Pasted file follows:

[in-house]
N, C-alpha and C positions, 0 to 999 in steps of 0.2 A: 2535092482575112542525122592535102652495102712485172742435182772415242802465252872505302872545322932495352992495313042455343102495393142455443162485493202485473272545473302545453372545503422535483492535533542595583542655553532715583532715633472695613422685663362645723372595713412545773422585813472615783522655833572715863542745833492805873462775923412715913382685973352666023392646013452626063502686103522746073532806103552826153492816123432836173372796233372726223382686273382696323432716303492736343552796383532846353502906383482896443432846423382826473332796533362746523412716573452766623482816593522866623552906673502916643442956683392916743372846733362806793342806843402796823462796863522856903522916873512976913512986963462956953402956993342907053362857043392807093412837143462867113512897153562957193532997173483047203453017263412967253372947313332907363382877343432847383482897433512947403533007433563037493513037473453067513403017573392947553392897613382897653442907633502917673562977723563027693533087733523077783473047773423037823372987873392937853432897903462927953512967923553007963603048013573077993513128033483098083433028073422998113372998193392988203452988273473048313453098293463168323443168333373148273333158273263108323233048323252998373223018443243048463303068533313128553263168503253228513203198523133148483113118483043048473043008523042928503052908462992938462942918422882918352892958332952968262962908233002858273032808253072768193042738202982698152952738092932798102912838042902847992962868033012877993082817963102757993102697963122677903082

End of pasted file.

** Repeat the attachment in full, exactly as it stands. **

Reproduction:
[in-house]
N, C-alpha and C positions, 0 to 999 in steps of 0.2 A: 2535092482575112542525122592535102652495102712485172742435182772415242802465252872505302872545322932495352992495313042455343102495393142455443162485493202485473272545473302545453372545503422535483492535533542595583542655553532715583532715633472695613422685663362645723372595713412545773422585813472615783522655833572715863542745833492805873462775923412715913382685973352666023392646013452626063502686103522746073532806103552826153492816123432836173372796233372726223382686273382696323432716303492736343552796383532846353502906383482896443432846423382826473332796533362746523412716573452766623482816593522866623552906673502916643442956683392916743372846733362806793342806843402796823462796863522856903522916873512976913512986963462956953402956993342907053362857043392807093412837143462867113512897153562957193532997173483047203453017263412967253372947313332907363382877343432847383482897433512947403533007433563037493513037473453067513403017573392947553392897613382897653442907633502917673562977723563027693533087733523077783473047773423037823372987873392937853432897903462927953512967923553007963603048013573077993513128033483098083433028073422998113372998193392988203452988273473048313453098293463168323443168333373148273333158273263108323233048323252998373223018443243048463303068533313128553263168503253228513203198523133148483113118483043048473043008523042928503052908462992938462942918422882918352892958332952968262962908233002858273032808253072768193042738202982698152952738092932798102912838042902847992962868033012877993082817963102757993102697963122677903082